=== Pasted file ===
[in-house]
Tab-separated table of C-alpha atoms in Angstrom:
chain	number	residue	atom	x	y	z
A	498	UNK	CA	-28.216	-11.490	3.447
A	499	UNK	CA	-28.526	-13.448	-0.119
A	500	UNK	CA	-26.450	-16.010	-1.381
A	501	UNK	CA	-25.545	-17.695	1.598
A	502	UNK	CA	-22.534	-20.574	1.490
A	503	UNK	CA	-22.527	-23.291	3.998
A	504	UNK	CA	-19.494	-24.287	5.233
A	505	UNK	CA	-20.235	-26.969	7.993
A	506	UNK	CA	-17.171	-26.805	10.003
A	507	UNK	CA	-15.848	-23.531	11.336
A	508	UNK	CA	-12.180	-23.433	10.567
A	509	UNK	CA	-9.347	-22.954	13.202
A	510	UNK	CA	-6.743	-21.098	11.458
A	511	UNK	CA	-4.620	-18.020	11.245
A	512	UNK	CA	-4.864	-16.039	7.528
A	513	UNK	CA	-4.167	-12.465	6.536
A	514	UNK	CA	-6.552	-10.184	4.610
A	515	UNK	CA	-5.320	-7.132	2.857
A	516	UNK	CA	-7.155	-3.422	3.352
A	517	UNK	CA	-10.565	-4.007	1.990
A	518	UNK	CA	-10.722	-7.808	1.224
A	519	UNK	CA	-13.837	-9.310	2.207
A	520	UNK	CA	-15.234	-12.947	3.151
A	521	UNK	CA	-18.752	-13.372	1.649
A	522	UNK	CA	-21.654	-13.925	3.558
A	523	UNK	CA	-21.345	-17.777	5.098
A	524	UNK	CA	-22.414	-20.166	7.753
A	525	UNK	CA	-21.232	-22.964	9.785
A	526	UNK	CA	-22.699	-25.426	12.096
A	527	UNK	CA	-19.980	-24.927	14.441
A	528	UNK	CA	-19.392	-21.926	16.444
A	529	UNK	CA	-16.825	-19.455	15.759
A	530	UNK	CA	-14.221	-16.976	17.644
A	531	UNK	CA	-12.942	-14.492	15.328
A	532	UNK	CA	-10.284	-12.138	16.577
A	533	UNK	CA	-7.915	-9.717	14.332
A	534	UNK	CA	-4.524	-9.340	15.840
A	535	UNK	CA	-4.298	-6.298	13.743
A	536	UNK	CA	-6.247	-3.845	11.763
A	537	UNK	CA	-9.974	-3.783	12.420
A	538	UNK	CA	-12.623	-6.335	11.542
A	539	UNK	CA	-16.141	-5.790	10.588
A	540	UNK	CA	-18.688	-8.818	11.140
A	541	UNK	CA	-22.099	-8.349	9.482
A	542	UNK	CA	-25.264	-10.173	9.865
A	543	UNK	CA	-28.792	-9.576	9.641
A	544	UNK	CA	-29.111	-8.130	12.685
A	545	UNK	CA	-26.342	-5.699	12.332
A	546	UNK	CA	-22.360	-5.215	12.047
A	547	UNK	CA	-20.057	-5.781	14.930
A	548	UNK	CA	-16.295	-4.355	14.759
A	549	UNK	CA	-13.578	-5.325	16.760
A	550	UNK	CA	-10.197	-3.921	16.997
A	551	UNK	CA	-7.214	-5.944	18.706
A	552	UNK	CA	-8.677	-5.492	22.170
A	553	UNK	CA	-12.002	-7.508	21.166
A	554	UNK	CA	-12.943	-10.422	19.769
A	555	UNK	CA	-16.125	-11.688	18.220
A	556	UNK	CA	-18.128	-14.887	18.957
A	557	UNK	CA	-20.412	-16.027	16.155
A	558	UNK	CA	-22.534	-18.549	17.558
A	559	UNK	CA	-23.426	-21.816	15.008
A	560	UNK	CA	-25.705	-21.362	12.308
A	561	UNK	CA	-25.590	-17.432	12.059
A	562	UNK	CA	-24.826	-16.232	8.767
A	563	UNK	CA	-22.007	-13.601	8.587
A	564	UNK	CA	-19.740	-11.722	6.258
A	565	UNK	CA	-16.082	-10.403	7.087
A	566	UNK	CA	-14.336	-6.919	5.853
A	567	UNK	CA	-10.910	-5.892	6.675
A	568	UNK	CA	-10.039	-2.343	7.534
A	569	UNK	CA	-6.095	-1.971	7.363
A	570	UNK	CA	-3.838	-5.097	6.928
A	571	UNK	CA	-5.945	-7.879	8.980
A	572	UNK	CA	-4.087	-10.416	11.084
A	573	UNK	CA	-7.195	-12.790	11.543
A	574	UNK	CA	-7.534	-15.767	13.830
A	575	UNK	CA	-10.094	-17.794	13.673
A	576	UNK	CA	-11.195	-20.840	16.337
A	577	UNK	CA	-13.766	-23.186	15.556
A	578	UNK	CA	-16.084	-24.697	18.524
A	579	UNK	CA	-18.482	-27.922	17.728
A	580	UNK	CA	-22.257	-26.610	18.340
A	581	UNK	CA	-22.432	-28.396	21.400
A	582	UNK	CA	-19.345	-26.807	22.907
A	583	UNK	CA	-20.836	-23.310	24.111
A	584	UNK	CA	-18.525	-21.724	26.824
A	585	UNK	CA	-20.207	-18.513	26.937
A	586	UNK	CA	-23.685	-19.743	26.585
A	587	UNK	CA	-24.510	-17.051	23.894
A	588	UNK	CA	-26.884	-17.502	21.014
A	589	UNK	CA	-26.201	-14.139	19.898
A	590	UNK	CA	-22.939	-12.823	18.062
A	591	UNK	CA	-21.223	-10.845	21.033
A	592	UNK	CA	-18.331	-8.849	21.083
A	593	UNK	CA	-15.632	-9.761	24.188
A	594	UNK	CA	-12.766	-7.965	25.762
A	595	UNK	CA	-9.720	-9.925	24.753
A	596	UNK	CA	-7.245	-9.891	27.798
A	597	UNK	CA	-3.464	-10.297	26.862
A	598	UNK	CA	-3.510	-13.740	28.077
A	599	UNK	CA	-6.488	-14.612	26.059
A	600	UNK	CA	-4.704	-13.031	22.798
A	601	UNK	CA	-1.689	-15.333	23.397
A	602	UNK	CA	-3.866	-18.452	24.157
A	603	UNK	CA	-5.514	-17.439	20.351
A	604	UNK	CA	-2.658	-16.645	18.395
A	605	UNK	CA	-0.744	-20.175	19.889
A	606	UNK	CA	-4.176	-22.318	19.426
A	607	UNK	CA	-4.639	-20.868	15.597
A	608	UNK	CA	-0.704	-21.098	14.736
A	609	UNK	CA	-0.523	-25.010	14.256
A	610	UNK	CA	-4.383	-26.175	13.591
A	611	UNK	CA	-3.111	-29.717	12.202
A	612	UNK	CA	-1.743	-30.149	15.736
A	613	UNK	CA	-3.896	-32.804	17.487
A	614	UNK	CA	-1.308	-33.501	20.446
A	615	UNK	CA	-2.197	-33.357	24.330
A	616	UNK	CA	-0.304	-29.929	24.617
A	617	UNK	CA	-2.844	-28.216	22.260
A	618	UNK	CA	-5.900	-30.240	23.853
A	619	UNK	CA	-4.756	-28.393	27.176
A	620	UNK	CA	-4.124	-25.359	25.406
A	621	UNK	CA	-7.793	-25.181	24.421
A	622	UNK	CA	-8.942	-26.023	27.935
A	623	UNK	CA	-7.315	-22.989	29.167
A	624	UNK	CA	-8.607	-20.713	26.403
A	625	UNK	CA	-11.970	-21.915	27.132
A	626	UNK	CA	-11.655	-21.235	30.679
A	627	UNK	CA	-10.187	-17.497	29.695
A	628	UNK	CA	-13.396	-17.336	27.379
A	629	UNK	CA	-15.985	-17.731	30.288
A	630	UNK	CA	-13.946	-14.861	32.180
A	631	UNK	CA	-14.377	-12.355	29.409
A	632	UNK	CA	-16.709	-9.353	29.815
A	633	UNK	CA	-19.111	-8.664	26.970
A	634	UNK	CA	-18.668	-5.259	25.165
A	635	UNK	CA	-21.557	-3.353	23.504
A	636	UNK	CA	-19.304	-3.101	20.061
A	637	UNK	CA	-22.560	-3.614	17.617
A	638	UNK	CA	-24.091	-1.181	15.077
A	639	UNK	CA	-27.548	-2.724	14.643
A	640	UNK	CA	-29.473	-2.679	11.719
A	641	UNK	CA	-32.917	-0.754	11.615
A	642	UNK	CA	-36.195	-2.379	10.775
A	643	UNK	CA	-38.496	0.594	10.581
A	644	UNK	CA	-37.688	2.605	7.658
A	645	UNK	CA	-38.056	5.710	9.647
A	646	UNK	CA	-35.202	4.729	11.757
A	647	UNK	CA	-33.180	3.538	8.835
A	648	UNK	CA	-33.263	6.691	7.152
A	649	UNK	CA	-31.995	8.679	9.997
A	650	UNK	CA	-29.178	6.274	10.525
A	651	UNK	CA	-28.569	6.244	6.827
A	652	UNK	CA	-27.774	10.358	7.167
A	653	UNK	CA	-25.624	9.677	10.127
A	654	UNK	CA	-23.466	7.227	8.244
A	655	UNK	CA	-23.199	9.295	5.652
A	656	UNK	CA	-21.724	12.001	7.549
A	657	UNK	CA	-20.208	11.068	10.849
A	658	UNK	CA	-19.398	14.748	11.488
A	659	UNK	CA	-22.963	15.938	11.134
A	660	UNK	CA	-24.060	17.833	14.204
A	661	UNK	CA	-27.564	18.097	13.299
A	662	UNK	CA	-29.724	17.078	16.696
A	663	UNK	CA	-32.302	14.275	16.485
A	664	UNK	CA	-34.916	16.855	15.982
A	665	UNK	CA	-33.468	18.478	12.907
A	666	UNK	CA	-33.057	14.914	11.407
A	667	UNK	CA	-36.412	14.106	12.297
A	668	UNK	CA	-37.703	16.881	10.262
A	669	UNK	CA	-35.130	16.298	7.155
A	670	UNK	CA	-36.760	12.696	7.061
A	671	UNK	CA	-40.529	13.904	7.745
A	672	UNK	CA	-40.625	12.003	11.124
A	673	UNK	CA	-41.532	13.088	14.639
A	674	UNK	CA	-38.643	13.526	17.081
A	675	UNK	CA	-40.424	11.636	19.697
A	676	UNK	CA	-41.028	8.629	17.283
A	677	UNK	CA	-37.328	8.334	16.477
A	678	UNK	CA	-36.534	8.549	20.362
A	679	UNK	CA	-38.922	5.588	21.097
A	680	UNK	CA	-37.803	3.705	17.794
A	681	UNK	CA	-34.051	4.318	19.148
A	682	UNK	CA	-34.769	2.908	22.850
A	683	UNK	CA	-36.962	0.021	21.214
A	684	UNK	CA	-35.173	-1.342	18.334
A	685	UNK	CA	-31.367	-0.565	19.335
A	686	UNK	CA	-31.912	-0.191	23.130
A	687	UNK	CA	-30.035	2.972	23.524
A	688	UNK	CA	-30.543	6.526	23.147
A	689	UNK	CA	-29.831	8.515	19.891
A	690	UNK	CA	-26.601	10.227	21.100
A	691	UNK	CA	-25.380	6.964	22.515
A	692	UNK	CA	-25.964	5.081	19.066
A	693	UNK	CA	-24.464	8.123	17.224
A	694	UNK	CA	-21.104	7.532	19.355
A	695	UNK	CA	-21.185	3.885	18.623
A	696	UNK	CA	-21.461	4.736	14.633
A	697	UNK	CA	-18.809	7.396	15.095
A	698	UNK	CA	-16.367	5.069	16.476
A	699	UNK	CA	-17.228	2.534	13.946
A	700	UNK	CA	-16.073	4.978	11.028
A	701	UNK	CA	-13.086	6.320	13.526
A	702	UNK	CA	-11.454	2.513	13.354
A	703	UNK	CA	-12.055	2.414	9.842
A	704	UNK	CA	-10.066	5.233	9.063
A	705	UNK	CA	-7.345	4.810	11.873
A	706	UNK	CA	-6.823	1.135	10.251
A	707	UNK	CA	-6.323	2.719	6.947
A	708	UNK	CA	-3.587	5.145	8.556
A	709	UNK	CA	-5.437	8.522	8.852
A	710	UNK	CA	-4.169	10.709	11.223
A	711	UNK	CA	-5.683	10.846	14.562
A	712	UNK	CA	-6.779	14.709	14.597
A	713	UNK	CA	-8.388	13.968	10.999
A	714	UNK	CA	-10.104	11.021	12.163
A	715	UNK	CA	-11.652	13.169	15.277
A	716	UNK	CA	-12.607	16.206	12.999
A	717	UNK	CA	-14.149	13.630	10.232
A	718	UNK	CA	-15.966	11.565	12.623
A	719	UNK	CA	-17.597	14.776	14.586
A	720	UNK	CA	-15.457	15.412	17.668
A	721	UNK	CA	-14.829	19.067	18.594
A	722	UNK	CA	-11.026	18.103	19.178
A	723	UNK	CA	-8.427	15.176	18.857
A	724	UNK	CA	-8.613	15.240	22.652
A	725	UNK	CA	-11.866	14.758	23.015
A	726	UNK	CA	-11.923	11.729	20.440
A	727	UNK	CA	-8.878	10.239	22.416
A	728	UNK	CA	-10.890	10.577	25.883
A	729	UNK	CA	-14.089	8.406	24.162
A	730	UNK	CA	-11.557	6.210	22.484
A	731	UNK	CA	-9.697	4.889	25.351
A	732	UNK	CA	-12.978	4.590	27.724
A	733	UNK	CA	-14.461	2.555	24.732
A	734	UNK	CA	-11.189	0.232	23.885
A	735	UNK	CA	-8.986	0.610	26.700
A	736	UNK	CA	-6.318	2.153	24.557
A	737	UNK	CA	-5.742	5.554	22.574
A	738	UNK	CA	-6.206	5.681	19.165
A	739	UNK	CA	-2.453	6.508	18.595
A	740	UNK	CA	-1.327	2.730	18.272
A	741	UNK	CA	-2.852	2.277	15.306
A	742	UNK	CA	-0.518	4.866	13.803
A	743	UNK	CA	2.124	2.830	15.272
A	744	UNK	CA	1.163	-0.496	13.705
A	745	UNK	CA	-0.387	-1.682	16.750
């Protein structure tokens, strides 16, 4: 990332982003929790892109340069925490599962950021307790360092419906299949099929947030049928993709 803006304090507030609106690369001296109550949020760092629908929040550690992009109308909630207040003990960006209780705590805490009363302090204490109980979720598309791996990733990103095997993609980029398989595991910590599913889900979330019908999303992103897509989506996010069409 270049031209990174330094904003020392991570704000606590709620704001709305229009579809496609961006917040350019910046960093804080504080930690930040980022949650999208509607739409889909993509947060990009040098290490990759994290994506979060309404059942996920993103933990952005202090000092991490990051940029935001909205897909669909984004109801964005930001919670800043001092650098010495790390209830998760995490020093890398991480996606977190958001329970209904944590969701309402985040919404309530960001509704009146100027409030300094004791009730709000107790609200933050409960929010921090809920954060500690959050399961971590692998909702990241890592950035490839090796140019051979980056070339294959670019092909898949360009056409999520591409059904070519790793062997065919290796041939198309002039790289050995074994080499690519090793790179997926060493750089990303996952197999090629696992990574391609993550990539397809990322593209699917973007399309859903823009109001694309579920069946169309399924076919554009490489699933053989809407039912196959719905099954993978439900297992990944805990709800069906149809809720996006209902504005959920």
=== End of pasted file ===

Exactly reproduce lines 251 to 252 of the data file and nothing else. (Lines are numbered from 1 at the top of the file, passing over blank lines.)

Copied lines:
A	745	UNK	CA	-0.387	-1.682	16.750
């Protein structure tokens, strides 16, 4: 990332982003929790892109340069925490599962950021307790360092419906299949099929947030049928993709 803006304090507030609106690369001296109550949020760092629908929040550690992009109308909630207040003990960006209780705590805490009363302090204490109980979720598309791996990733990103095997993609980029398989595991910590599913889900979330019908999303992103897509989506996010069409 270049031209990174330094904003020392991570704000606590709620704001709305229009579809496609961006917040350019910046960093804080504080930690930040980022949650999208509607739409889909993509947060990009040098290490990759994290994506979060309404059942996920993103933990952005202090000092991490990051940029935001909205897909669909984004109801964005930001919670800043001092650098010495790390209830998760995490020093890398991480996606977190958001329970209904944590969701309402985040919404309530960001509704009146100027409030300094004791009730709000107790609200933050409960929010921090809920954060500690959050399961971590692998909702990241890592950035490839090796140019051979980056070339294959670019092909898949360009056409999520591409059904070519790793062997065919290796041939198309002039790289050995074994080499690519090793790179997926060493750089990303996952197999090629696992990574391609993550990539397809990322593209699917973007399309859903823009109001694309579920069946169309399924076919554009490489699933053989809407039912196959719905099954993978439900297992990944805990709800069906149809809720996006209902504005959920």